Runway Safety

Runway Safety

Most of the world’s airports’ infrastructure is outdated, because it was built several decades ago, based on the aircraft fleet, traffic intensity and safety measures suited to the time when the airport was built. Since the aircrafts have increased, the last decades, in both weight and speed, the runway safety margins have therefore consequently decreased.

Example of development from 1950 to 2020:

  • Demands on airports has gradually increased over time
  • In 1950 a DC 3 had a weight of 11.000 kg carrying 30 passengers landing in 90 knots
  • Today a A330 has a weight of 230.000 kg carrying 300 passengers landing in 140 knots
  • Despite modern systems the need for runway safety requirements have increased with a factor of x3+

Basic facts – runway safety

Runway excursions are the most common type of aviation accidents worldwide representing 22% of all accidents. The reasons behind many of these accidents are either pilot errors (not following SOP, landing late or landing at high speed), mechanical failures (brake malfunction), weather (wind, contamination of pavement), sabotage or other examples of human errors.

Runway Excursions – what is it?

According to ICAO, a runway excursion is a veer off or overrun off the runway surface. This means when the wheels of an aircraft on the runway surface depart the end (overrun) or the side (veer-off) of the runway surface, which can occur at take-off or landing.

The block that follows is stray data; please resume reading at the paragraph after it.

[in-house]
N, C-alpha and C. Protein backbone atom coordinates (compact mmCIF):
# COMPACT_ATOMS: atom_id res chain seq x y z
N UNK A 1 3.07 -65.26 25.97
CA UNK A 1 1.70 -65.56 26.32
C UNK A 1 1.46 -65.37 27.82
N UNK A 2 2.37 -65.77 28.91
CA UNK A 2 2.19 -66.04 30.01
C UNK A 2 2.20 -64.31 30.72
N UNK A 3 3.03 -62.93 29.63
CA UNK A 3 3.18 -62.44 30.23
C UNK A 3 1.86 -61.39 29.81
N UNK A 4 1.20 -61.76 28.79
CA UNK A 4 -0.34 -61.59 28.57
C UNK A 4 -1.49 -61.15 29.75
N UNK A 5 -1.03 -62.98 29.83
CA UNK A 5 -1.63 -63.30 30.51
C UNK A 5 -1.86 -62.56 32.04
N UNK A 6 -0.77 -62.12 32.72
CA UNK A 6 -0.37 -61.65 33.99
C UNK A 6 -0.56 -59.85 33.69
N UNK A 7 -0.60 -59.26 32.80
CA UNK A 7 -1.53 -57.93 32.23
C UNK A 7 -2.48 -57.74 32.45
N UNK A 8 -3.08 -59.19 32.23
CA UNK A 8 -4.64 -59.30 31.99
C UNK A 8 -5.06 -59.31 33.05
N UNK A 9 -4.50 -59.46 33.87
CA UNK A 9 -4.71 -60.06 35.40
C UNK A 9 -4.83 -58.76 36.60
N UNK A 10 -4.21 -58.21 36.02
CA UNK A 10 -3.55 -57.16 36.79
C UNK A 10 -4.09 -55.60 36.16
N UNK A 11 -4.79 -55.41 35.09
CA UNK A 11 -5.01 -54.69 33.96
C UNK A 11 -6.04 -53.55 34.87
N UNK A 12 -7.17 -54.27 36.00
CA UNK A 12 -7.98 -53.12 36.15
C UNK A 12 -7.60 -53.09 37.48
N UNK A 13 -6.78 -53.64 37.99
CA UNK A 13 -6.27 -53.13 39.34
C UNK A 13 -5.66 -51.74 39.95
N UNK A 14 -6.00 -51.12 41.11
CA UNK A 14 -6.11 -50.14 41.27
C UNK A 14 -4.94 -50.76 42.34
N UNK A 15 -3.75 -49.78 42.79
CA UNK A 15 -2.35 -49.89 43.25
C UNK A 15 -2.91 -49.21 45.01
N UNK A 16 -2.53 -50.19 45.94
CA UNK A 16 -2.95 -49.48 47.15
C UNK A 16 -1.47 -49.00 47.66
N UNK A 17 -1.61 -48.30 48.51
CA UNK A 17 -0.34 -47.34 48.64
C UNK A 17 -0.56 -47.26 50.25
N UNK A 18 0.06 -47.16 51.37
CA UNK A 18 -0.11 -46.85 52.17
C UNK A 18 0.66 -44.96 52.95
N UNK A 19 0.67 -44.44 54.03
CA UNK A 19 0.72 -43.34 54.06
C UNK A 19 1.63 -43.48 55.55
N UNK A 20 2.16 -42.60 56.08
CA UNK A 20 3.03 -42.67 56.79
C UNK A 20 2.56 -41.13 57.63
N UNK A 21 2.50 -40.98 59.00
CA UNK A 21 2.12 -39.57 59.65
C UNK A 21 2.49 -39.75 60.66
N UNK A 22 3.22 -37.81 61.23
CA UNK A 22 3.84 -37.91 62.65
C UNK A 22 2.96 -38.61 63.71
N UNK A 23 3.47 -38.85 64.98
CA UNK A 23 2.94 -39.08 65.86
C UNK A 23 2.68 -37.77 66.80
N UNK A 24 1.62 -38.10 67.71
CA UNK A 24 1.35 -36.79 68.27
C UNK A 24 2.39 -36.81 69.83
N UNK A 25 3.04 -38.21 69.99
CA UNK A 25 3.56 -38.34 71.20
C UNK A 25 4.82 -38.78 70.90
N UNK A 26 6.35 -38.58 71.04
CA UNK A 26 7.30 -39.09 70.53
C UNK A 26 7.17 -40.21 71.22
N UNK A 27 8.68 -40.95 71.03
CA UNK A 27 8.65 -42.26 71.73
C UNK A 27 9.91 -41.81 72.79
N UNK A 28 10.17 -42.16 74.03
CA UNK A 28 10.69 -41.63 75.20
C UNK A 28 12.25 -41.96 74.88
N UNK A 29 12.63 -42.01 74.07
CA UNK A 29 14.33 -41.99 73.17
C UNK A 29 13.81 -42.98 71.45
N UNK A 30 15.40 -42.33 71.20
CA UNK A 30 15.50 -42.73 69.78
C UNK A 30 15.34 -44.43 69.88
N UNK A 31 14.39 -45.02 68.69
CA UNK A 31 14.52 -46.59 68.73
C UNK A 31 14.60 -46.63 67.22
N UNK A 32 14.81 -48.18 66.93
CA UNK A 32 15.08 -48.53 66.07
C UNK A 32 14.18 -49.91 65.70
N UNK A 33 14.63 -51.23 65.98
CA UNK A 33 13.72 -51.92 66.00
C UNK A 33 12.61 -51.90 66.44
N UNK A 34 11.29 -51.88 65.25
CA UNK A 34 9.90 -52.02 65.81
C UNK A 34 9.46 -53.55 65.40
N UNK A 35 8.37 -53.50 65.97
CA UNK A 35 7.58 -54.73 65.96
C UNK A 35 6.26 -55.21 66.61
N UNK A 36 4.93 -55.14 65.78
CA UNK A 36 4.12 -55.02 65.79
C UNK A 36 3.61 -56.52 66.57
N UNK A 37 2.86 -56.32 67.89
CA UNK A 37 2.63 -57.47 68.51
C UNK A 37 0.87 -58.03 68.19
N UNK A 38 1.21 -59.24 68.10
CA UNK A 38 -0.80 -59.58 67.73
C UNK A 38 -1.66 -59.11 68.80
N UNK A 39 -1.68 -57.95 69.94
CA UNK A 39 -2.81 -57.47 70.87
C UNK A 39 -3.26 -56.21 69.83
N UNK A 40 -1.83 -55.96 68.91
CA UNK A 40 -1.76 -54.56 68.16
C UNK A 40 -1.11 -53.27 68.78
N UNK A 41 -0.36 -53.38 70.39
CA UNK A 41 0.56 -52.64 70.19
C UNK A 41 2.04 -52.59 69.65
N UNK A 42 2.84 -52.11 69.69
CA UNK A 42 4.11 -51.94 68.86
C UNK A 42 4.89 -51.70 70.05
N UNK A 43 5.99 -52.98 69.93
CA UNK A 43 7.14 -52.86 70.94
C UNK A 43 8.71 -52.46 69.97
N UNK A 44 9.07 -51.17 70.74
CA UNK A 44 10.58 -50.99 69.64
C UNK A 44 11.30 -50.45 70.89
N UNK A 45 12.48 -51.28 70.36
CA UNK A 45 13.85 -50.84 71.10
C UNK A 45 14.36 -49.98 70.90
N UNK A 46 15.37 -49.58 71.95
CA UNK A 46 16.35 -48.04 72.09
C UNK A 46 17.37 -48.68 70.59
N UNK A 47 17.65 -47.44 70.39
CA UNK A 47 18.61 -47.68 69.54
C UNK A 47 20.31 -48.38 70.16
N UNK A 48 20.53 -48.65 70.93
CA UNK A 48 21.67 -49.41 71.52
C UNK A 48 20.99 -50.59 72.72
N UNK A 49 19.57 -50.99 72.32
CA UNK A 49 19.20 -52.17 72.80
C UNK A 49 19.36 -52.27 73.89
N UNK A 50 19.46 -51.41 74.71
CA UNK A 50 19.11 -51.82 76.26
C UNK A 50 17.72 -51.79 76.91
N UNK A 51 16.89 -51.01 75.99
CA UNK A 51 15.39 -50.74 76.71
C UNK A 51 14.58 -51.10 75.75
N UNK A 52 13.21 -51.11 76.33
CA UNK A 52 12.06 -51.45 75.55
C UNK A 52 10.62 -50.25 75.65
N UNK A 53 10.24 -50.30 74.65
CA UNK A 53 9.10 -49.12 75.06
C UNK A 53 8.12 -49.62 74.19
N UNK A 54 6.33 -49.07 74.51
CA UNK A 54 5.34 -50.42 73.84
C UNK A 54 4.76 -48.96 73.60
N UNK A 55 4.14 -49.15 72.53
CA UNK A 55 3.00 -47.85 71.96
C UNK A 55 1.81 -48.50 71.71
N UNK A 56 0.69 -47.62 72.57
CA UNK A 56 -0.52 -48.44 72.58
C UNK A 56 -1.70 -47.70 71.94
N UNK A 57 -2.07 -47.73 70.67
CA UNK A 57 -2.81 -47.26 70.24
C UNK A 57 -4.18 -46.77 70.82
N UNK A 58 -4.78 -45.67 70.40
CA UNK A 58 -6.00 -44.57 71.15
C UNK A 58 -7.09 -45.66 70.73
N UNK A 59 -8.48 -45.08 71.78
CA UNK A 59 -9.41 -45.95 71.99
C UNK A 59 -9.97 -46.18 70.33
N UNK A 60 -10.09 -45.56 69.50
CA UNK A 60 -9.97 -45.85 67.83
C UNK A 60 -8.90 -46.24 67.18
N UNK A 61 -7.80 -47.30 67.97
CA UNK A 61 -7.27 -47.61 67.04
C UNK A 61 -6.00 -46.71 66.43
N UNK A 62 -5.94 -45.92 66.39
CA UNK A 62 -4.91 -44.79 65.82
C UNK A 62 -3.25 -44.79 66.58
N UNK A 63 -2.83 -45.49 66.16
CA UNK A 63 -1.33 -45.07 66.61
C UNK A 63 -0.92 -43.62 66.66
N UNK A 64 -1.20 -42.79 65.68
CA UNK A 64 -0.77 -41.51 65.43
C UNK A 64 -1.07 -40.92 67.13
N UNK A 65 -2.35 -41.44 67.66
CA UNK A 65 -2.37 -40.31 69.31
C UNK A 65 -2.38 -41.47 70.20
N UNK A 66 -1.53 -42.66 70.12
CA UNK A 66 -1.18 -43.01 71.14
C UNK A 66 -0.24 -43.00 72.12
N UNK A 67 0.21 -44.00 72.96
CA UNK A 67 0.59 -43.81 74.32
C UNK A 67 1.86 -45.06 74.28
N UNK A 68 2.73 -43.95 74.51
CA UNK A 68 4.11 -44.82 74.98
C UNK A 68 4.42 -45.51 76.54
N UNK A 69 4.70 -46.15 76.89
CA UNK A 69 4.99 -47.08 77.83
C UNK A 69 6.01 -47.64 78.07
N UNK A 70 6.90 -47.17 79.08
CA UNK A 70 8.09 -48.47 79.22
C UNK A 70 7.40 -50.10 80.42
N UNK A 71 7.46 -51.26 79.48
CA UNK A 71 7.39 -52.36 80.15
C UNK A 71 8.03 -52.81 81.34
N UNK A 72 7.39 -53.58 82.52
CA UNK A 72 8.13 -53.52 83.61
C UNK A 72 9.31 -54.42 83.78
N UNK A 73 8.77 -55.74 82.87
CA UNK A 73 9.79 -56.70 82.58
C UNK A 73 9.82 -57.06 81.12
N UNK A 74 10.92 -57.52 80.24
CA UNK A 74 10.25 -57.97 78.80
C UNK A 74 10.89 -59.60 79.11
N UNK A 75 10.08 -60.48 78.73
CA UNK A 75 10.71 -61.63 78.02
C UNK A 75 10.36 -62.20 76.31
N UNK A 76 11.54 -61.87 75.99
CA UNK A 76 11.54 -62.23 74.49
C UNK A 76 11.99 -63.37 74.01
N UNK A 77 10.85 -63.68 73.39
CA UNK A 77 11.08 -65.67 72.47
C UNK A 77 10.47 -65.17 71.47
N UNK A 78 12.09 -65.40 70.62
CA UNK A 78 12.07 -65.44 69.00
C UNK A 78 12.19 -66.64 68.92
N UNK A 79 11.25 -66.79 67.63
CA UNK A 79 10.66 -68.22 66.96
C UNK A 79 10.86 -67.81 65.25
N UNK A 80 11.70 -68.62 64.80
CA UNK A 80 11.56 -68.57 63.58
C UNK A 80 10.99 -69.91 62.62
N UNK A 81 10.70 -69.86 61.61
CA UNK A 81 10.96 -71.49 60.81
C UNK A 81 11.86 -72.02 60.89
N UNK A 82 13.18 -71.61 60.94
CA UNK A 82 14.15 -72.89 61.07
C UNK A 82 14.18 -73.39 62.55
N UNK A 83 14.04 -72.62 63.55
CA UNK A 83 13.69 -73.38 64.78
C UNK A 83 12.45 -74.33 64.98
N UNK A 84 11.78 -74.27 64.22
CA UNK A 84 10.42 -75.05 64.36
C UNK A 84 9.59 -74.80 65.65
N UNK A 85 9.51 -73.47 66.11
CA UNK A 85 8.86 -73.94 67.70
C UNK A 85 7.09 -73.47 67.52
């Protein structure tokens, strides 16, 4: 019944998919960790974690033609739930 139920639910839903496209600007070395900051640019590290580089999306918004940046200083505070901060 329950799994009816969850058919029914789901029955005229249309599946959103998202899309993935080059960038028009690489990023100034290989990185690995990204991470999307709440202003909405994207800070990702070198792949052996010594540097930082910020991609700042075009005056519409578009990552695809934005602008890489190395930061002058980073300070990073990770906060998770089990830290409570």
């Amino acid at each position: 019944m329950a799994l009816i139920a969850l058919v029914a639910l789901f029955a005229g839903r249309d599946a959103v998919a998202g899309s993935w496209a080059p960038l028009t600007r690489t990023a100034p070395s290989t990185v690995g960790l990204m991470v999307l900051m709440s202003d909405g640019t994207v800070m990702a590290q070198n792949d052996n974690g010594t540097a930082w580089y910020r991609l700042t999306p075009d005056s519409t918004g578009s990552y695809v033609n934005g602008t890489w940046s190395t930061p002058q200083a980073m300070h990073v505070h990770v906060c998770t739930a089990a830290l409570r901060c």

Statistics of Runway Excursions:

  • Runway excursions costs exceed $900 million per year
  • Runway overruns account for more than 50% of runway excursions
  • Non-compliance RESA’s create risk to passengers, airports, airlines and the general public
  • EMAS is the safest option for meeting ICAO RESA requirements when there is a non-compliant RESA

See statistics

Severe consequences

In case of a runway overrun, there could be severe consequences depending on when and where the aircraft get to a stop. Some runways are built dangerously close to the sea, rivers, cliffs, roads or other obstacles and in these cases an overrun can lead to catastrophic consequences such as fatalities or severe injuries to passengers and crew. And not to mention damage to the aircraft and to the airfield installations, leading to costly delays and damaged airline and airport reputation.

Passive Safety is important

Passive Safety is important

No matter which active systems the aircrafts have installed and what procedures the pilots shall follow, passive safety systems are still necessary. When comparing driving a top modern car, with active safety systems, on a mountain road close to a cliff without any safety precautions, or choosing to drive the same car on a road with safety railings, the choice is rather clear.

Mitigate the severity of runway excursions

The surface surrounding the runway prepared or suitable for reducing the risk of damage to airplanes in the event of an undershoot, overshoot, or excursion from the runway is called Runway Safety Area.  A good and reliable area at the end of runways, a Runway End Safety Area (RESA), is the best way of mitigating impact in case of an excursion of an aircraft. Most runways have enough area for a sufficient RESA, stopping an aircraft at 70 knots within 300 meters from the end of the runway (ICAO recommendation). If there are space limitations and reduction of the runway’s declared distances or a geographical extension is not possible, an EMAS (Engineered Material Arresting System) is the option.

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